This blog post features a recent project and grants initiative from the Philadelphia Water Department, but stormwater is an issue across the state, particularly as rainfall events become more intense. Many of our cities have combined sewer outflow. Torrential rain events lead to boil water advisories in Pittsburgh many times each year, and they also have green infrastructure plans. Ask your local water department about stormwater abatement, click through to some how-tos below, and check out this LWV newsletter about several projects, including at member congregation Grace Lutheran Church in State College. Document your changes so you can tell the story in your congregation, share it with us, and even submit it to the national IPL Cool Congregations Challenge (for activity completed in one calendar year), or get certified through the National Wildlife Federation under their Sacred Grounds certification program.
As the world gets warmer, cities will increasingly suffer from extreme heat events. The hard construction materials used to build cities soak up heat, causing an “urban heat-island effect.” Building new green spaces is one of the best ways to fight the worsening heat in cities.
The Philadelphia Water Department’s Green City, Clean Waters plan is a 25-year effort to manage stormwater in the city by building new green “tools” around the city. These tools include specially engineered trees, rain gardens, and planters. While the first priority of Green City, Clean Waters is to manage stormwater, new urban green spaces have a heat-reduction effect. Keep reading to learn about a church Continue reading Philadelphia Water Department working with houses of worship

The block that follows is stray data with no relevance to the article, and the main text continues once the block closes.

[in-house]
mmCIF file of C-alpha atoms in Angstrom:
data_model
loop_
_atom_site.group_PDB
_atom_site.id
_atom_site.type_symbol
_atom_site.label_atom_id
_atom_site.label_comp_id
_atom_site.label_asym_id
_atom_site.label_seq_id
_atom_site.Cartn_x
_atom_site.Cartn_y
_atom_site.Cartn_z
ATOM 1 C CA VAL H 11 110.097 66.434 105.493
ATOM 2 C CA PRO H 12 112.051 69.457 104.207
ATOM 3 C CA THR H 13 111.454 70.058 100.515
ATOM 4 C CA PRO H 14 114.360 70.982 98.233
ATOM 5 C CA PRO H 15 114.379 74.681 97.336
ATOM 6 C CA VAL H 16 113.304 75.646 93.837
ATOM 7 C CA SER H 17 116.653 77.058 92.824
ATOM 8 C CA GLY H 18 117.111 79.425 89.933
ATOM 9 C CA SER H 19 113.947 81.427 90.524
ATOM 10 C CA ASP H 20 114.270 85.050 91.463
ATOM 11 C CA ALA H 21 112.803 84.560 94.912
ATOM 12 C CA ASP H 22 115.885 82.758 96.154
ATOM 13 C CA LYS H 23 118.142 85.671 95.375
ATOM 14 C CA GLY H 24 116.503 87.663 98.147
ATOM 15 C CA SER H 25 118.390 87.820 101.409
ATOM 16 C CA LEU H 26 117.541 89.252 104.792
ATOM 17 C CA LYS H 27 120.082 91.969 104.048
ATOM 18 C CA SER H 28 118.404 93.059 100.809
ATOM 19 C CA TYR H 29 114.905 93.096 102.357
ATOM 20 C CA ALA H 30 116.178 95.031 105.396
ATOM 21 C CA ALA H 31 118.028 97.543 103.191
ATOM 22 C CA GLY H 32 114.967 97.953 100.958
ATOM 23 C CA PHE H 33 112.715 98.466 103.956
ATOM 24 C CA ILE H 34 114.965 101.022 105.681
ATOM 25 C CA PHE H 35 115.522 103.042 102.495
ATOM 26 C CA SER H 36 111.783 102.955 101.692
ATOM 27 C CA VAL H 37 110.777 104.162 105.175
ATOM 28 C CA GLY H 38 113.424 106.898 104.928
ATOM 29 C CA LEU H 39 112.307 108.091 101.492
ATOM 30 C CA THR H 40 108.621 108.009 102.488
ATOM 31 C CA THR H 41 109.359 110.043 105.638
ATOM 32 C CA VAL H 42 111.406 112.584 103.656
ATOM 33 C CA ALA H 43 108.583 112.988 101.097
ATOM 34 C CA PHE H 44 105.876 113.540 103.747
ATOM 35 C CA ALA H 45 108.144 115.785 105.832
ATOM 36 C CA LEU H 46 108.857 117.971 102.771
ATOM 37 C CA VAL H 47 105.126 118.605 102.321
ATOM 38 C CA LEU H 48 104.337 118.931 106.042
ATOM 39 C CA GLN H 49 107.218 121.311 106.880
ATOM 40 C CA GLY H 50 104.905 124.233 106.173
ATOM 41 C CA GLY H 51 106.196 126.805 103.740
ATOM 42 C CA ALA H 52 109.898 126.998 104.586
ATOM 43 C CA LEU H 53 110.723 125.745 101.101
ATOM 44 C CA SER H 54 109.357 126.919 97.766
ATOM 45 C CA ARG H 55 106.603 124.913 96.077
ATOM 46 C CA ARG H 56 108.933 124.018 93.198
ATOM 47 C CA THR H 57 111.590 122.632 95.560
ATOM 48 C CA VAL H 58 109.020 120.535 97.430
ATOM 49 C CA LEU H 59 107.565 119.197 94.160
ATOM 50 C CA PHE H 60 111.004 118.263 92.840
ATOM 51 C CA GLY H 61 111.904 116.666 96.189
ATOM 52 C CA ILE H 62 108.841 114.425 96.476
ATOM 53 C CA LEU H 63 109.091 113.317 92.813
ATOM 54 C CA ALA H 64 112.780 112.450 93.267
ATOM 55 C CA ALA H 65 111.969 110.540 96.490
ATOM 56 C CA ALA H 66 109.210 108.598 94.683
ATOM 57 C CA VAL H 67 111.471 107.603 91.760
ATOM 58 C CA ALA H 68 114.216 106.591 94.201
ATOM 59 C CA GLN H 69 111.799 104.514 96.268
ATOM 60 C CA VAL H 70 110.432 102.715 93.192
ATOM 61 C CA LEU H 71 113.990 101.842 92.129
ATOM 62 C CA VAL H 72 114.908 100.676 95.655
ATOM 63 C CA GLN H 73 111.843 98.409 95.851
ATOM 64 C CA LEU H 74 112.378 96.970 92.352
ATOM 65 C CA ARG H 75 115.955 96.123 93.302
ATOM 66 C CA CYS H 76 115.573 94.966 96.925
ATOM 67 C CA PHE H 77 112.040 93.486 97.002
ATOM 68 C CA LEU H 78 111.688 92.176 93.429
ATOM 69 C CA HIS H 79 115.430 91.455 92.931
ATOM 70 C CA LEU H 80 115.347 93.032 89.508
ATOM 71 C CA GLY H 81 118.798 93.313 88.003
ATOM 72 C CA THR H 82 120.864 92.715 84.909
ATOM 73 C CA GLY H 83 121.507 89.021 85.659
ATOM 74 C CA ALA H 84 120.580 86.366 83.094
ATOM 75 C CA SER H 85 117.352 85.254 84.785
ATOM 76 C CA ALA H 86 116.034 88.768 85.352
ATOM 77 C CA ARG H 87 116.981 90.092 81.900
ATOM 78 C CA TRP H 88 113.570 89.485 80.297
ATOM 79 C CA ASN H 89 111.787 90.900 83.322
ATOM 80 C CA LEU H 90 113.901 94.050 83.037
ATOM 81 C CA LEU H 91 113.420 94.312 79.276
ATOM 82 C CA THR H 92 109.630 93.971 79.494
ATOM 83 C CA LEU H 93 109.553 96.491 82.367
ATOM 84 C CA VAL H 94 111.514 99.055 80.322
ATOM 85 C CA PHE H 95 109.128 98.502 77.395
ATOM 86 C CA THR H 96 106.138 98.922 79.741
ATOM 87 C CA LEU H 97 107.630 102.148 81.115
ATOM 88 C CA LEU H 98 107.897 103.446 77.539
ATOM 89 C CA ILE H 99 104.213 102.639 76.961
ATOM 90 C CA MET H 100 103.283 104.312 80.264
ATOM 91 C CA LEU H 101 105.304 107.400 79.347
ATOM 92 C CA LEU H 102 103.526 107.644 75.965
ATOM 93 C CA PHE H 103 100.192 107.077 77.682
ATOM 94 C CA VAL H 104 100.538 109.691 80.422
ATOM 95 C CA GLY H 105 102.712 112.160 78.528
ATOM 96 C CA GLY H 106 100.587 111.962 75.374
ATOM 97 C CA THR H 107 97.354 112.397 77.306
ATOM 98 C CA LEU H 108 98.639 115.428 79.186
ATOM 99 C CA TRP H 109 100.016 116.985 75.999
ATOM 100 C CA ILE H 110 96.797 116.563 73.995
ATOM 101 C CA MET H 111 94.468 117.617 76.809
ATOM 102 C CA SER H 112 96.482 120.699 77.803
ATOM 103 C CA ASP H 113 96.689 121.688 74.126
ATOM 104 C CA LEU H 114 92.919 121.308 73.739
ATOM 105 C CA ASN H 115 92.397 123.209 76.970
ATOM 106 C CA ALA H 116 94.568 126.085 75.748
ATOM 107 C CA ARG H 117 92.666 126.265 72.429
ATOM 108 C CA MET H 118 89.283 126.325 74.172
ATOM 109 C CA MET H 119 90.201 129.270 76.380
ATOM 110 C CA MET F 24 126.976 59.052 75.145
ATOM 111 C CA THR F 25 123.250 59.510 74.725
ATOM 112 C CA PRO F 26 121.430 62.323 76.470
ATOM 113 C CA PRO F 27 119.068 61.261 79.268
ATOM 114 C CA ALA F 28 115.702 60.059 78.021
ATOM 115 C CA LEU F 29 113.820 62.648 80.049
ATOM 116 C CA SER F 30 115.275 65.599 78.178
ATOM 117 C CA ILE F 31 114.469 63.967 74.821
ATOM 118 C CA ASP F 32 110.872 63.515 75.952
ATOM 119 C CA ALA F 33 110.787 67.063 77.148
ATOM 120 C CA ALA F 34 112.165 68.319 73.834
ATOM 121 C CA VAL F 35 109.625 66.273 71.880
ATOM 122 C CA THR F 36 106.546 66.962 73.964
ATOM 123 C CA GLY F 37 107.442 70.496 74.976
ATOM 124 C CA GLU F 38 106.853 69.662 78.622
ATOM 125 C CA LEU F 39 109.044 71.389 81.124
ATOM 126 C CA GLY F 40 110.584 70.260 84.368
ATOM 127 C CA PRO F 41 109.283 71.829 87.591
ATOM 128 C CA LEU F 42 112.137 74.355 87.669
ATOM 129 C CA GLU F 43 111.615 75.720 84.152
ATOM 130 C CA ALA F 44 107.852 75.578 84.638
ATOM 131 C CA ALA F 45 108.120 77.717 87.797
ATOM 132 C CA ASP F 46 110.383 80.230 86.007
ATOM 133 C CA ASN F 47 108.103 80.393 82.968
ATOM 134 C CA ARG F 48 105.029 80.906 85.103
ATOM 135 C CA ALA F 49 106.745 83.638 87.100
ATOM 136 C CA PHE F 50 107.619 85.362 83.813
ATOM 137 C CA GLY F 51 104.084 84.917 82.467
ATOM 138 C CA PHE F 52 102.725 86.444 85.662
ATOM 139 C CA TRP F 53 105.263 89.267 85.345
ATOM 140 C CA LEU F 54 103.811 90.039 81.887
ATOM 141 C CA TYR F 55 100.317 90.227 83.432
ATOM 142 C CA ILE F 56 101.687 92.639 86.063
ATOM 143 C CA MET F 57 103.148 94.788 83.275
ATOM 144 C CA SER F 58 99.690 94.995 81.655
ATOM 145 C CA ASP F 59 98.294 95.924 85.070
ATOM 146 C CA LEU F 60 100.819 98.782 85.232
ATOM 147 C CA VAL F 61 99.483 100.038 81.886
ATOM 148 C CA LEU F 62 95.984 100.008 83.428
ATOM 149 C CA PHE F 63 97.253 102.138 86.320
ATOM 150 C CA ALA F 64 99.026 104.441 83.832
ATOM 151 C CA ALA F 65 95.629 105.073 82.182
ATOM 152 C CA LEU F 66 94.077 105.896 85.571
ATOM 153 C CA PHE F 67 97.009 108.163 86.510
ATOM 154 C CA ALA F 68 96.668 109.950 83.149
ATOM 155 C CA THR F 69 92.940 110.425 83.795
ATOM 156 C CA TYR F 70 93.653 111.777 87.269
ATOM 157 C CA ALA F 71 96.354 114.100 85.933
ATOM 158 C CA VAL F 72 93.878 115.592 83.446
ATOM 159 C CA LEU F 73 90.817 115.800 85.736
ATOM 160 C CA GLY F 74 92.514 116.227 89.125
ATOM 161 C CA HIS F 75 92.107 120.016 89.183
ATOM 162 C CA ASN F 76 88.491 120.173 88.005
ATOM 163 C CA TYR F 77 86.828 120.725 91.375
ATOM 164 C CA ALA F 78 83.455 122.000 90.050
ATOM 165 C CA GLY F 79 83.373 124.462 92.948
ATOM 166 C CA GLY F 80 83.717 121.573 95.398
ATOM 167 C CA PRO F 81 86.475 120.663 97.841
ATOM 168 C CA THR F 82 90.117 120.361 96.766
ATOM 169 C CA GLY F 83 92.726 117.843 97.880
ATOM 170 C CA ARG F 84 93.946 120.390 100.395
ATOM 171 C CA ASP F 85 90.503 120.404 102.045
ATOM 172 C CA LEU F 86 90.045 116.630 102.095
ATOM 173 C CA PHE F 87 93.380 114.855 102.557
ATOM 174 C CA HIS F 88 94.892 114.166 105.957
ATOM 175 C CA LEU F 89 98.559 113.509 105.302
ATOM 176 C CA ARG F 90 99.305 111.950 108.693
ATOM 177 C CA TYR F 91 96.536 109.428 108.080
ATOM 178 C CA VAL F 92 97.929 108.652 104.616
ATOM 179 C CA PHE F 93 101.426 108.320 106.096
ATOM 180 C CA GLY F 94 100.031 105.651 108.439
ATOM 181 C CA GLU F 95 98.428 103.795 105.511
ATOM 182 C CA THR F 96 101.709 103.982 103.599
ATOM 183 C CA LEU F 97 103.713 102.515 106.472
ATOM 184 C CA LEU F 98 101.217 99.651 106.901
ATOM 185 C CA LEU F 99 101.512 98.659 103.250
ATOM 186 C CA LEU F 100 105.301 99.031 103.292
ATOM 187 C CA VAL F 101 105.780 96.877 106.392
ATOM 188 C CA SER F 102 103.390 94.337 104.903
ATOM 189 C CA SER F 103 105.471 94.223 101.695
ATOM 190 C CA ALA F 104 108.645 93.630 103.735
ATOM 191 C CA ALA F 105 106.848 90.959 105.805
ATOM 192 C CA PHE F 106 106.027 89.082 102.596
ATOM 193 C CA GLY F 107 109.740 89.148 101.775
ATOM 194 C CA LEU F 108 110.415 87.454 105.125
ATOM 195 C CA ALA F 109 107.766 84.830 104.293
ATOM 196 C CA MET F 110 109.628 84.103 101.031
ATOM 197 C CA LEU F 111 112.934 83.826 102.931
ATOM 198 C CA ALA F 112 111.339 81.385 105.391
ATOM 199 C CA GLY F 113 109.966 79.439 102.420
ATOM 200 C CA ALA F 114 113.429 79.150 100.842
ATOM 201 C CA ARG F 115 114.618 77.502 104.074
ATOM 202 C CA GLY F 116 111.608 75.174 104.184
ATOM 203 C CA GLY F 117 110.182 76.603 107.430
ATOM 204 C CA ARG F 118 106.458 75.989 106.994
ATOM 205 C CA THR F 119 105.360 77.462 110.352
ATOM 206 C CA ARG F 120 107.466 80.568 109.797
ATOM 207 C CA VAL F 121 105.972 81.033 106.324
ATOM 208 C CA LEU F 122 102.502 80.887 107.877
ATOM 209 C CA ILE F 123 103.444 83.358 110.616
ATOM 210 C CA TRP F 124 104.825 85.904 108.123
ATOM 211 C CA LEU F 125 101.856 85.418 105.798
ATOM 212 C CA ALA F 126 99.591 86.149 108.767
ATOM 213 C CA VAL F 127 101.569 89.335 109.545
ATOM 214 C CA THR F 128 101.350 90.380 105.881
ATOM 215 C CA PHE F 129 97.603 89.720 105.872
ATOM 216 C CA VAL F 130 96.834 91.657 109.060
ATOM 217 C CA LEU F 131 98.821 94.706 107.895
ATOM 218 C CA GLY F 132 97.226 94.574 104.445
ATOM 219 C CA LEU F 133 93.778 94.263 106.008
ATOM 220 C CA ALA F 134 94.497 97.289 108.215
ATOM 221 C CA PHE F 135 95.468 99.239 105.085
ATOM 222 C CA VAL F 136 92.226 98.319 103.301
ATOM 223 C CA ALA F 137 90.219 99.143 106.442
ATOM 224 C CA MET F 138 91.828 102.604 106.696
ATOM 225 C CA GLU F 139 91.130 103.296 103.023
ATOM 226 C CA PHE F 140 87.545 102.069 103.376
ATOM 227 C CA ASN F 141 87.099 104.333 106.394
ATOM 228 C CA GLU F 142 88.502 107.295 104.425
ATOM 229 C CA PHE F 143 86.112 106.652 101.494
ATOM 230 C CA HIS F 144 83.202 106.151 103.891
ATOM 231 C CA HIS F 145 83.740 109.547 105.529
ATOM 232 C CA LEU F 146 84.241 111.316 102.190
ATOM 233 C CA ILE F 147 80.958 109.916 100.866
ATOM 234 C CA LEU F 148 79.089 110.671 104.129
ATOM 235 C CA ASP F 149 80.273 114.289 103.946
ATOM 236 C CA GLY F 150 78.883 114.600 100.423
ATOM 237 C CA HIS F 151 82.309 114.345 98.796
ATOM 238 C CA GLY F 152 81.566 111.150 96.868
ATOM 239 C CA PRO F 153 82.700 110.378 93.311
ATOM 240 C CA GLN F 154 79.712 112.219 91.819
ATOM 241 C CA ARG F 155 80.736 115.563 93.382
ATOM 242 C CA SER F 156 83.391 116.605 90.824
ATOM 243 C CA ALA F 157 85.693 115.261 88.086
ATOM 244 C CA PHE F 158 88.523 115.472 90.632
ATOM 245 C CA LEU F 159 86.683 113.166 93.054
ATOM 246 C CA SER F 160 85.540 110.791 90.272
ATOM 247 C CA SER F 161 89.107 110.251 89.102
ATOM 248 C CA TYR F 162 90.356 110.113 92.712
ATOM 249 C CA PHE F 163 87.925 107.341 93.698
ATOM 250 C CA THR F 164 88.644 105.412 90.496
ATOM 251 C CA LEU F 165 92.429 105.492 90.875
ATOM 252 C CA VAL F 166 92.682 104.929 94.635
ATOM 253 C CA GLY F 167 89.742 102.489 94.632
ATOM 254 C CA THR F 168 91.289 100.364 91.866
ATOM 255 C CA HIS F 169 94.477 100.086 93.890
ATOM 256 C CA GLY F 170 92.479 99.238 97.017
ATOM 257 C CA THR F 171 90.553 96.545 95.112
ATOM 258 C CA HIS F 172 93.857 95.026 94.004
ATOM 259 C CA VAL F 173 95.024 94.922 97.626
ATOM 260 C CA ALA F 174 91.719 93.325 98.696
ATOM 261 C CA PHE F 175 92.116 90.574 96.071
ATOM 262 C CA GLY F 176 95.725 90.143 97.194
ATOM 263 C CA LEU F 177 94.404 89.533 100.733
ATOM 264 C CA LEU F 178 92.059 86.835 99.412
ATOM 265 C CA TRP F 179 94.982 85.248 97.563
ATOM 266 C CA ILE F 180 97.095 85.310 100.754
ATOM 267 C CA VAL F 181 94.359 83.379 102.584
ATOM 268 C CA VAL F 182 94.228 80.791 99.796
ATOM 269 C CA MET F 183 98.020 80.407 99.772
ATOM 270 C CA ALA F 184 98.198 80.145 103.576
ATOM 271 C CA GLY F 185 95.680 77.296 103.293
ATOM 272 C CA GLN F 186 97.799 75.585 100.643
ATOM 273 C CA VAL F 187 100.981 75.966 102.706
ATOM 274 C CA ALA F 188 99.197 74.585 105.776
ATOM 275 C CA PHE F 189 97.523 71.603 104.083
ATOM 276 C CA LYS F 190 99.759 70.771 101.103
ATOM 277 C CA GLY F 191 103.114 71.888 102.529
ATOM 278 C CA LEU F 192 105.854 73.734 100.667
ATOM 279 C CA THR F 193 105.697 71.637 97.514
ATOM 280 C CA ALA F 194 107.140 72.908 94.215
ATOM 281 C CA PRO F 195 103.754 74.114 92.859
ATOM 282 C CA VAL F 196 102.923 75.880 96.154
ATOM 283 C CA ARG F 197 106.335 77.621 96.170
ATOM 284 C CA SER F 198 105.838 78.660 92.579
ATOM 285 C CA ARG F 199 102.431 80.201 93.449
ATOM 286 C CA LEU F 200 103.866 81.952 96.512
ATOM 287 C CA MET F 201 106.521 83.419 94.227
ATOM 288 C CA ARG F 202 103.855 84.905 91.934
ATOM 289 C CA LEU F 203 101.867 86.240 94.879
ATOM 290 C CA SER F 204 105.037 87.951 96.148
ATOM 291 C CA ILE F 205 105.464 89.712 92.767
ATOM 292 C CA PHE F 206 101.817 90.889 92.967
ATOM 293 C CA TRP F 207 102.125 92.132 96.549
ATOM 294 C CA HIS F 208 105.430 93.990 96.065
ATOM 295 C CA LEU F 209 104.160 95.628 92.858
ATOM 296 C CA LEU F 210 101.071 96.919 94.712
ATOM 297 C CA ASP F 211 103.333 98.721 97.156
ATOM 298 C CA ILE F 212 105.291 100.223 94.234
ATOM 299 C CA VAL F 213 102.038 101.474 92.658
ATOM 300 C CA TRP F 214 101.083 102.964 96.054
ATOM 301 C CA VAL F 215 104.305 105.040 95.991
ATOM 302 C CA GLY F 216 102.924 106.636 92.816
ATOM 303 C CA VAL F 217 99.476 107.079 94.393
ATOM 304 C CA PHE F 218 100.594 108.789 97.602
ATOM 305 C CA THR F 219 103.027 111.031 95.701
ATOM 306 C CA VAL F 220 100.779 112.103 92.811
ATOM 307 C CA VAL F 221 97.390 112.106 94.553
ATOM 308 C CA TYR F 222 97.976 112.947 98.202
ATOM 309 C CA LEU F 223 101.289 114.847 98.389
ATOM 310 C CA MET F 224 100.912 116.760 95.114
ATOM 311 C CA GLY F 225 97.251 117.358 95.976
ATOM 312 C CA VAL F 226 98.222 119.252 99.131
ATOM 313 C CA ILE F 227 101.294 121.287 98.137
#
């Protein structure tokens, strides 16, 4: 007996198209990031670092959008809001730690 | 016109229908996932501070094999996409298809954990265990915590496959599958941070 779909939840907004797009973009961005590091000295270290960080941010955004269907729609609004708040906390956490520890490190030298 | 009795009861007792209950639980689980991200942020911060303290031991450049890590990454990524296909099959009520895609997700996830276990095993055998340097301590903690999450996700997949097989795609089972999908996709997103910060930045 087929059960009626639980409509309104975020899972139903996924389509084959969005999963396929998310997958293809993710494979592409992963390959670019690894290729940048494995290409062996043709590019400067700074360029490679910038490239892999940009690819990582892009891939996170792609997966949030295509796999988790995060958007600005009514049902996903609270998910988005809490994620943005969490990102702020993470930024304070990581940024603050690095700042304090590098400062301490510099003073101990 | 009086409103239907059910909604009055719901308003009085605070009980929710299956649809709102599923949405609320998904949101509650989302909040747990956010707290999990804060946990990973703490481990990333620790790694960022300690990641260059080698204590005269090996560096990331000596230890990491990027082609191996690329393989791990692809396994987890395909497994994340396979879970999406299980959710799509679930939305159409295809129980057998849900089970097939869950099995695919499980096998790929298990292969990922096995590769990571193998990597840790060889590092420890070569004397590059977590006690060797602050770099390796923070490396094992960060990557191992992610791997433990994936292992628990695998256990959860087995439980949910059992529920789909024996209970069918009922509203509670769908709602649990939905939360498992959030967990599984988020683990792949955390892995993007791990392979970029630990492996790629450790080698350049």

Collaboratively written as the Heap completed its first year, by PA IPL members, Barbara Granger of Tikkun Olam Chavurah, Northeast Philadelphia, and Greg Williams, PA IPL board member, formerly of St. Martin’s, now finding a new church home in Central PA.
VIDEO at the end of this post!
While one parishioner was the spark at St. Martin-in-the-Fields, located in the Chestnut Hill NW section of Philadelphia; there was significant tinder within the church community to help composting become an everyday part of church life. After exploration and planning for a compost heap, the combined efforts of the Wednesday Community Supper volunteers, the enthusiastic support of the Treble Choir and their choirmaster, the Church’s Climate Action Team, and the Rector, who was already composting for his garden, initiated an experience of direct action building a compost pile as one part of the church’s efforts to “go green.”
The first step was to make use of the Wednesday night Community Supper (open to the community) near Earth Day (2015) where attendees learned of a new plan — to use the materials and left overs of the evening supper for composting as a celebration of Earth Day. The compost materials from that night would be brought to a local farm used to educate school students. Children from the “Treble Choir” sang at an Evensong before this dinner calling for donations which they determined would go to help an environmental concern about elephants in Africa. Attendees wondered why Supper was using paper plates. Learning that the dishwasher was out of commission, a volunteer from the parish stepped forward to fix it so that dishes could be used (less trash), thus more “green.” It was a great start.